• Lots of colored paper, glue and other creative materials.
  • Library immigration/family history book collection, our librarian has created a wonderful multicultural collection that she readily organizes and sends to our classrooms on carts to support our study.
  • The project outline and links. We used a Google doc to share the project outline and links.  This was a wonderful resource for students, and a resource I think we should continue to develop. We might want to create a Google website to support this unit.
  • A complimentary interactive read aloud: Some students read Letters to Rifka as a shared book during the unit which developed collective knowledge, understanding and discussion related to immigration.  It might be good to develop our collection of interactive read alouds related to immigration.
  • Classroom libraries: We have the You Choose immigration books and many others related to immigration and cultural history.  We may want to continue to develop this collection.
  • Discovery Education films and other culture videos.  We may also want to look closely at the videos we use to support this unit, and update our collection.
  • Classroom displays: I noticed that one teacher had many visuals on display that supported the unit, we may all want to order a number of visuals that respond to the unit's essential questions.
  • Foods: Families brought foods that represented their cultures to share.  They also shared the ingredients and recipes.  This is always a favorite aspect of the project.  One that introduces students to many new foods.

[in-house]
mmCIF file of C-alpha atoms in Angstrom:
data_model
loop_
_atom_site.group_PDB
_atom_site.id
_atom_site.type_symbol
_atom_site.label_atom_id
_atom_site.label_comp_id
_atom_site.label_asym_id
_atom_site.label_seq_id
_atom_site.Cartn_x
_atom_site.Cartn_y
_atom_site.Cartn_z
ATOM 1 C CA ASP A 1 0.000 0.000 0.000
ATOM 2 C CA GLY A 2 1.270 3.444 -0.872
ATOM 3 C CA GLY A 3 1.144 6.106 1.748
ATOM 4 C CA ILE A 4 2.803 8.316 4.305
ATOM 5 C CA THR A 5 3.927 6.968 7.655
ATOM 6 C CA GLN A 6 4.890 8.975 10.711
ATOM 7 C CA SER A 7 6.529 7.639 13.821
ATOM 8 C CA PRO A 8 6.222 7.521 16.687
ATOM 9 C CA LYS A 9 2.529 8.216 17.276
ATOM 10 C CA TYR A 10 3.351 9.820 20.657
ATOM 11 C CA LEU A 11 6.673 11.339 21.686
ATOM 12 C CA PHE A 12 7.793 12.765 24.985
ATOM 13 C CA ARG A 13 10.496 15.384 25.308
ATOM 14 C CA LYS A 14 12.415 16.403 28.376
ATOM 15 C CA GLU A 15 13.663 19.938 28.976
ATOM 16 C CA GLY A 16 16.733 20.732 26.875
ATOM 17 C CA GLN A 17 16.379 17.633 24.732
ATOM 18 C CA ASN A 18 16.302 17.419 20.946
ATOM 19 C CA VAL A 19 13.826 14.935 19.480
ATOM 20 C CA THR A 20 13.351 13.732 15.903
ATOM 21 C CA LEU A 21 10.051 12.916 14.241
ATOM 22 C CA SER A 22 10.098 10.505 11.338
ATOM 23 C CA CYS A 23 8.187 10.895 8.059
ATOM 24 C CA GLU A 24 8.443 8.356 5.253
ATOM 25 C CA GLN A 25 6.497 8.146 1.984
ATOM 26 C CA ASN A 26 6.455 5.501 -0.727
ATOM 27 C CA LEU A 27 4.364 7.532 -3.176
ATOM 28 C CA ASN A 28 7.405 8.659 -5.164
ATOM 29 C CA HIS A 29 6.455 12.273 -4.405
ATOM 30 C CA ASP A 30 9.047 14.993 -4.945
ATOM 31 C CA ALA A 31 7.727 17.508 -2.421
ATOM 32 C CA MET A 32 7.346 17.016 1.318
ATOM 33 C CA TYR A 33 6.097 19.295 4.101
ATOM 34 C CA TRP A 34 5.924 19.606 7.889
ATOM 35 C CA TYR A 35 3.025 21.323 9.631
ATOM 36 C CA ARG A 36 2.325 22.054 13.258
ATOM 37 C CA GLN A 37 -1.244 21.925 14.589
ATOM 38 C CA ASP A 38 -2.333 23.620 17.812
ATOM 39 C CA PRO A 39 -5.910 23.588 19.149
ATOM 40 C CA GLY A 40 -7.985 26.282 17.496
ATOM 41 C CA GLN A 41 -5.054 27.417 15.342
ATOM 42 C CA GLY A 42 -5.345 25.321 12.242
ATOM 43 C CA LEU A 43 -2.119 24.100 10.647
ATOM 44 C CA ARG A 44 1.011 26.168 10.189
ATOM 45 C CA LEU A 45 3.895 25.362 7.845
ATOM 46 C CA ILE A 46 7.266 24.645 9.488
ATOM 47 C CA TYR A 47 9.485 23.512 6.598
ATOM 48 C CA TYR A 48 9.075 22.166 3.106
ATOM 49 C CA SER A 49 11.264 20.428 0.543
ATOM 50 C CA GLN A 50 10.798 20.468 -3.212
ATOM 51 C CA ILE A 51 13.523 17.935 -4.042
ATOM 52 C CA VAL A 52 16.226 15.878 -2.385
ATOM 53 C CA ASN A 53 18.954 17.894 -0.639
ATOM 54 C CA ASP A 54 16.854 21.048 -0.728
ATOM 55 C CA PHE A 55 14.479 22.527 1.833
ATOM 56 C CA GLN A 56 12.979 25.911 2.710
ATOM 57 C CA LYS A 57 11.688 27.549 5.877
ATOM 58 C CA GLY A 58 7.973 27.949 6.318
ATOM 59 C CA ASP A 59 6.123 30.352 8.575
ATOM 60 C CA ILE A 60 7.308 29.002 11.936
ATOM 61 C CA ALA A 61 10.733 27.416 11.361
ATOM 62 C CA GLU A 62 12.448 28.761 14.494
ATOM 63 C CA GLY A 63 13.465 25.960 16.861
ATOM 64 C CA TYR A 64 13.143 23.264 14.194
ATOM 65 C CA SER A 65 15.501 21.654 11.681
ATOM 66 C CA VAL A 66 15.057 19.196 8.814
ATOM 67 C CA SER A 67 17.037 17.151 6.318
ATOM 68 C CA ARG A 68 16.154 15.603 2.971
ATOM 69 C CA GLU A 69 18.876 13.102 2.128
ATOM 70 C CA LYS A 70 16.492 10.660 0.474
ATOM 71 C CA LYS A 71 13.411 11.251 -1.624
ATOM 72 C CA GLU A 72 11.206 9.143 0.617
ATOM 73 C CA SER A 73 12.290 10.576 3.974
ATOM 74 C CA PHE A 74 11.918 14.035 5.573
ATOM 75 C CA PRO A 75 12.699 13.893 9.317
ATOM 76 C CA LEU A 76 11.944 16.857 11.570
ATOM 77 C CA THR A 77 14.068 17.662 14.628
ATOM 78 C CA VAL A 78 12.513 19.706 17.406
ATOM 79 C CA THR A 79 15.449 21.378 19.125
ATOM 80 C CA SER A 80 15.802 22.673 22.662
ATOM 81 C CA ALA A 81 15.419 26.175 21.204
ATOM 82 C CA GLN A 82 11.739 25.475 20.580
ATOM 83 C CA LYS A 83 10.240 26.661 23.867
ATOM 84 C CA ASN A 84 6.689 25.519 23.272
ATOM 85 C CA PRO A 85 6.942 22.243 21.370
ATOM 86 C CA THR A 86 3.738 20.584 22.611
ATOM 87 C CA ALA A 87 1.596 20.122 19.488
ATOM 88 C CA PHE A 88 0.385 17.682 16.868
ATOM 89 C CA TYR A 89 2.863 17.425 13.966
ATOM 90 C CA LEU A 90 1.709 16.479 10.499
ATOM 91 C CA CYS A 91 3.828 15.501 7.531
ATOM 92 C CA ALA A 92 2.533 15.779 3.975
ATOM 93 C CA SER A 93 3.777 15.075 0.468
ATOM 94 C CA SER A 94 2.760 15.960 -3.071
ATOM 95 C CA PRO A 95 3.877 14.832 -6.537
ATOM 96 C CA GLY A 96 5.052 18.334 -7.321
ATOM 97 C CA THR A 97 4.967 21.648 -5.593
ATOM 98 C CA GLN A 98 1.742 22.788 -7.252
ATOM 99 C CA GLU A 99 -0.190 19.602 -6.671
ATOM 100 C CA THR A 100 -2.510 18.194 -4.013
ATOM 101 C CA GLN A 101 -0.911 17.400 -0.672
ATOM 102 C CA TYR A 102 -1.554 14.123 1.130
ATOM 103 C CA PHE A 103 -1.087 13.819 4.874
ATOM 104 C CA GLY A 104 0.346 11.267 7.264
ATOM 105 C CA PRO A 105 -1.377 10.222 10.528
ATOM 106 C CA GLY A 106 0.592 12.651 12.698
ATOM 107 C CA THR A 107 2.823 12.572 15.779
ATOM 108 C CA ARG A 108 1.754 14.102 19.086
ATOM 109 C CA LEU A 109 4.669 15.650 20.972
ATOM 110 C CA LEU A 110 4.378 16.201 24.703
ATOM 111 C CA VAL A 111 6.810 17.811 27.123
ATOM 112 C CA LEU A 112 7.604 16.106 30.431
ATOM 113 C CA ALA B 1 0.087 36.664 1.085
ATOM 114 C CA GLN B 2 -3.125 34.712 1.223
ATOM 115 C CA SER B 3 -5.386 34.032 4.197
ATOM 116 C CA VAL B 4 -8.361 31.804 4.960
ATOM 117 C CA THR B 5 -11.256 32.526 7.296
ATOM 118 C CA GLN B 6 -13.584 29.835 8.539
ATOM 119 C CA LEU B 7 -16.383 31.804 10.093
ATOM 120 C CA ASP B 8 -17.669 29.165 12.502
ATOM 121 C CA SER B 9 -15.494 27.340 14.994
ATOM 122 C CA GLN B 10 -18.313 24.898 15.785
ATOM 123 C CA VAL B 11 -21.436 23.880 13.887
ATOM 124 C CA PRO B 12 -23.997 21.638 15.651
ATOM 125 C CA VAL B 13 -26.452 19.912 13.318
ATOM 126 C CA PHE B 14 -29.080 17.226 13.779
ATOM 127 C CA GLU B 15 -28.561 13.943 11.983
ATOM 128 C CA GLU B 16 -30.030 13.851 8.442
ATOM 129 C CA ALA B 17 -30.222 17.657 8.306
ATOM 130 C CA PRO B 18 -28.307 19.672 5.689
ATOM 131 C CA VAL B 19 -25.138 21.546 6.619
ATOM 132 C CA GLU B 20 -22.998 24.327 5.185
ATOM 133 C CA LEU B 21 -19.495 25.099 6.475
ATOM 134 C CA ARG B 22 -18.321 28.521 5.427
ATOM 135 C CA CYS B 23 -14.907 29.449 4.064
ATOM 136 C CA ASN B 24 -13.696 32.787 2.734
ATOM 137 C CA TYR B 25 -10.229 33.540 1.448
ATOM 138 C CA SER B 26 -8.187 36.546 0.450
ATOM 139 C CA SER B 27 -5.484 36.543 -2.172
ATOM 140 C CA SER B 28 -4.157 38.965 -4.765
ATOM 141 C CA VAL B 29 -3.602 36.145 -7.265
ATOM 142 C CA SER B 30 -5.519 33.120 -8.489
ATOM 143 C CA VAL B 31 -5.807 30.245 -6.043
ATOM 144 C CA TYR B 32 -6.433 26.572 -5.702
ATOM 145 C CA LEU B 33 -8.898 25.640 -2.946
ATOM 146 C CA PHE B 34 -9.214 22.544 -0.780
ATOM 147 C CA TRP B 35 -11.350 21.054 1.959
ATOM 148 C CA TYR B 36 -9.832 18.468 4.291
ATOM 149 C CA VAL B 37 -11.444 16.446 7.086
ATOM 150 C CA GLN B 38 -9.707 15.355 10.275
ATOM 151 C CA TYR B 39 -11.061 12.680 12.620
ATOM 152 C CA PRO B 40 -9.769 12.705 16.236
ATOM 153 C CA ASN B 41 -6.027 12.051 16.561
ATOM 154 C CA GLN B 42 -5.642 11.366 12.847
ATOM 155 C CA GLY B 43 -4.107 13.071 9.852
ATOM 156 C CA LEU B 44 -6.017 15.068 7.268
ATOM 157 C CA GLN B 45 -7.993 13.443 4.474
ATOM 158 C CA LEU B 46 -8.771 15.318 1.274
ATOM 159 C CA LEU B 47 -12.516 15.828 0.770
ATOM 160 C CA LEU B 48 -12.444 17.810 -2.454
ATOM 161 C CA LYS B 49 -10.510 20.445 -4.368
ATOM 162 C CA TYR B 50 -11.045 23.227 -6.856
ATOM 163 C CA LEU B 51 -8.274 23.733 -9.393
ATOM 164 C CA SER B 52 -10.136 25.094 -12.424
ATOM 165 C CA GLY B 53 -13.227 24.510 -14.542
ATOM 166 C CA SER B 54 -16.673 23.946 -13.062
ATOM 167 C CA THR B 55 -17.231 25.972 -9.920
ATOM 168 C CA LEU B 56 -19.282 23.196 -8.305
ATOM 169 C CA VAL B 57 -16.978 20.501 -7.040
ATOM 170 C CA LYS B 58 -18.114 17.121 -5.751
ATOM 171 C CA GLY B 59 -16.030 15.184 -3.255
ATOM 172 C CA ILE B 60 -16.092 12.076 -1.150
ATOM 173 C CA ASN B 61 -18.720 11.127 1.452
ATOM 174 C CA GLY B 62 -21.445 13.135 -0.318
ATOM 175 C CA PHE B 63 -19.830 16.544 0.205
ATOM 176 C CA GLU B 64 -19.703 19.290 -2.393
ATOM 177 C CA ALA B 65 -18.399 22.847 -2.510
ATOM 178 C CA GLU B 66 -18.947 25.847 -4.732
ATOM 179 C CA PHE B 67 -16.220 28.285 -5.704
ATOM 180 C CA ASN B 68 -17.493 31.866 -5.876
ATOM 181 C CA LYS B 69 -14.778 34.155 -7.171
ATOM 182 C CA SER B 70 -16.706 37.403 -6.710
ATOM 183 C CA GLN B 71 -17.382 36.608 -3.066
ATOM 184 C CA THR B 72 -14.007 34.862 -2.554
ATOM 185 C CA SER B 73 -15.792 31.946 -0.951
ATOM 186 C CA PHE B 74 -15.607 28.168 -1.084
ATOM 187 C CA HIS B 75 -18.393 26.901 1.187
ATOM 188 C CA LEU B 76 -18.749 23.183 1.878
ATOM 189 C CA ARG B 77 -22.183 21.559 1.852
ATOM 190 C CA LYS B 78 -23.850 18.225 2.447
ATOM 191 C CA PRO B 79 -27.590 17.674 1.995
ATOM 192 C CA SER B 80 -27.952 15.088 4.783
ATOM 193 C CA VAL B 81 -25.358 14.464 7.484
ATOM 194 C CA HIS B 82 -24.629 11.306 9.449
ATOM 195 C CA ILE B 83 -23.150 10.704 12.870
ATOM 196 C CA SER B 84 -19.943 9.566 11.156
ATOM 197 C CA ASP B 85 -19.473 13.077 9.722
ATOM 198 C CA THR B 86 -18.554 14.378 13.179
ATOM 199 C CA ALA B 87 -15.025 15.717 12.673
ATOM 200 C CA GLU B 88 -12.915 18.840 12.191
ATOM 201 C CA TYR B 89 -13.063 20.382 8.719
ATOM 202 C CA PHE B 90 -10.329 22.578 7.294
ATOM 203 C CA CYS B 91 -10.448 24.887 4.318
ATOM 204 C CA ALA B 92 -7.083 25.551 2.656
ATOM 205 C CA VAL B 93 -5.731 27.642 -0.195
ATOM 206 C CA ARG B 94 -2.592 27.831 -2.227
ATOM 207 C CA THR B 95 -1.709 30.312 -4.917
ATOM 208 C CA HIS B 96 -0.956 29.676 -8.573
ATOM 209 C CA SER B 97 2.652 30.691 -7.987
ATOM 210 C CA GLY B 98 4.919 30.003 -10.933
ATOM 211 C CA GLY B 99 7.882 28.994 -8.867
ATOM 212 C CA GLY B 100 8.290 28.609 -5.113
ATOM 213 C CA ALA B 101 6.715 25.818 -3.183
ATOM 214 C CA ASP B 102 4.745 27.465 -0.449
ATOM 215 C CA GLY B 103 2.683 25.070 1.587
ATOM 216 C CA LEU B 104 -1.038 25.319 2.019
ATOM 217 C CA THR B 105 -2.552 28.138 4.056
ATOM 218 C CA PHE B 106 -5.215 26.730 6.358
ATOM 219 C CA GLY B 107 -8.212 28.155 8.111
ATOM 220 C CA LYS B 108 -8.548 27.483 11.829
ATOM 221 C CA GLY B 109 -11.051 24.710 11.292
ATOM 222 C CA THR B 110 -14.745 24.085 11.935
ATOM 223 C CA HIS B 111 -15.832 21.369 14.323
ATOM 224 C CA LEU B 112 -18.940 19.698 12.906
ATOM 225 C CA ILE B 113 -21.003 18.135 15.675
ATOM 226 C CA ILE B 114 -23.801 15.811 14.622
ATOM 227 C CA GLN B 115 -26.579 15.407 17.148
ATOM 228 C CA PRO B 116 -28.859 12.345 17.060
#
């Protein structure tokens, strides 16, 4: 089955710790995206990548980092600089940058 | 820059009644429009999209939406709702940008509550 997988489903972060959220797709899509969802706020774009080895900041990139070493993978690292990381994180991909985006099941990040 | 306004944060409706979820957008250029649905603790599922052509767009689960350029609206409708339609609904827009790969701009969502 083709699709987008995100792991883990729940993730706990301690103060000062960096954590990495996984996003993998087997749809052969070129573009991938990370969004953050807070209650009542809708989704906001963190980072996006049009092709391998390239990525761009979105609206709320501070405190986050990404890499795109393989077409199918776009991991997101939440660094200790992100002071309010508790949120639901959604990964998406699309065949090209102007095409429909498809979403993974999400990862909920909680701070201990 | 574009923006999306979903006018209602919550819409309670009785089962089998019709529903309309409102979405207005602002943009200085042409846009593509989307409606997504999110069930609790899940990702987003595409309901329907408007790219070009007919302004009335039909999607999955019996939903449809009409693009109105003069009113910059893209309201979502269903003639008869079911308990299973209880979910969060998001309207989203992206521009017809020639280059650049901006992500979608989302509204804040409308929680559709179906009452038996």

• Grade-wide "doll" bulletin board: Students decorated little paper dolls with an image of their face then a hand-crafted costume, flag and passport.  This makes a beautiful Museum centerpiece display.
This project is a wonderful aspect of our grade level program. It is a teaching focus that builds self esteem, promotes project base learning, integrates technology, employs cultural relevancy, develops cultural awareness and understanding, and develops essential skills, concepts and knowledge.  

At our next grade level meeting and in the week's to come, we'll continue to reflect upon and discuss the project's merits and plans for next year.  In the meantime, I hope we'll create a website and continue to collect links and other materials to support the unit.  If you have any ideas, please let us know, and if you plan to embark on this unit, I'm open to your questions and ready to support your work.

Related Post:
Culture Celebration 2013